Myths versus reality: Registering as an organ donor | NevadaAppeal.com
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Myths versus reality: Registering as an organ donor

Nevada Donor Network
Special to the Appeal

Editor’s note

This story is adapted from the Fall/Winter 2018/2019 edition of Peak NV magazine, a specialty publication of the Sierra Nevada Media Group and its affiliated media organizations: Nevada Appeal, The Record-Courier, Lahontan Valley News and Northern Nevada Business View. Go here to view a digital version of the magazine.

Making the decision to register as an organ, eye and tissue donor is an important one. Every time someone says YES to donation, it gives hope to the tens of thousands of patients waiting for a life-saving organ transplant and the thousands more in need of a tissue or cornea transplant.

Nevada Donor Network, the statewide Organ Procurement Organization (OPO), is dedicated to educating the public about registration so people can make informed decisions about donation based on facts rather than fiction.

Below are a few of the common myths about donation, along with the correct information to help you make your choice.

Myth: I am too old to be a donor

Reality: The oldest donor was actually 92 years old! Everyone can consider registration regardless of age. Medical professionals, to ensure transplant safety and viability, evaluate each potential donor individually. Nobody should prematurely rule themselves out if they would like to give the gift of life and health to those in need.

Myth: I cannot be a donor because of my medical conditions

Reality: Everyone should consider themselves a potential donor, regardless of previous or current medical conditions. Transplantation is constantly evolving, meaning certain medical conditions no longer rule out the possibility of donation. Additionally, cornea donation is still safe and possible in many cases where organ and tissue donation are not.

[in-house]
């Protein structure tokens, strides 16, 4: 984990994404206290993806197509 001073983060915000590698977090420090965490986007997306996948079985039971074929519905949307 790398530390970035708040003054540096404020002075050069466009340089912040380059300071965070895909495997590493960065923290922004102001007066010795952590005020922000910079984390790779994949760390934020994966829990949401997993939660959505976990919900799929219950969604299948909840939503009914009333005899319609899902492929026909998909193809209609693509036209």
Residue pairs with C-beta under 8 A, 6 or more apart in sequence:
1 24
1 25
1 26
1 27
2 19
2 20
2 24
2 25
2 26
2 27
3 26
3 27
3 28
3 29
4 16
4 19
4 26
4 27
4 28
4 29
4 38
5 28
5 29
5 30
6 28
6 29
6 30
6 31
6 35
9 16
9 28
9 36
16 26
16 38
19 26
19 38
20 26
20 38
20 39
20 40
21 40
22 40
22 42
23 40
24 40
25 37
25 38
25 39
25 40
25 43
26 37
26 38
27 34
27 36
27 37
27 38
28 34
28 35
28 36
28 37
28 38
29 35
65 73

Myth: If doctors know I’m a registered organ, eye and tissue donor, they won’t work as hard to save me

Reality: This is simply not true. First responders, nurses and doctors are all trained and responsible for saving lives. If you are sick or injured and taken to a hospital, the first priority is always to save your life. Donation is only considered after all life-saving measures have been unsuccessful.

Myth: If I donate my organs, eyes or tissues, I won’t be able to have an open casket funeral

Reality: Throughout the process, a donor’s body is treated with respect and dignity. Organs and tissues are recovered in a surgical procedure and all incisions are closed and dressed. Every effort will be made to minimize changes to the physical appearance to ensure every single individual receives the honor he or she deserves. Nevada Donor Network works closely with donor families to understand their preferences for viewings and services.

Myth: Organ, eye and tissue donation is against my religion

Reality: Most major organized religions worldwide support or encourage organ, eye, and tissue donation and view it as the final act of charity or love. Learn more about your religion’s position on donation on the Nevada Donor Network website: http://www.nvdonor.org.

Myth: I registered as an organ, eye and tissue donor, but my family doesn’t need to know

Reality: Nevada Donor Network encourages everyone to discuss their wishes with their family and friends to ensure your decisions are being honored. Even if you have registered, organ procurement organizations must work closely with your family members to obtain medical and social history information and to guide them through the process. If you have not registered and have not discussed your wishes with your family, they may ultimately be faced with making the decision for you.

While it can be difficult to think about end-of-life decisions, making the choice to be a donor can impact the lives of dozens of people. Organ donation saves lives, tissue donation restores health and mobility and cornea donation gives sight to those who may otherwise be blind.

Additionally, many donor families find profound comfort and healing in knowing their loved one has left a lasting legacy.

Go to http://www.nvdonor.org for more information about the Nevada Donor Network and to register.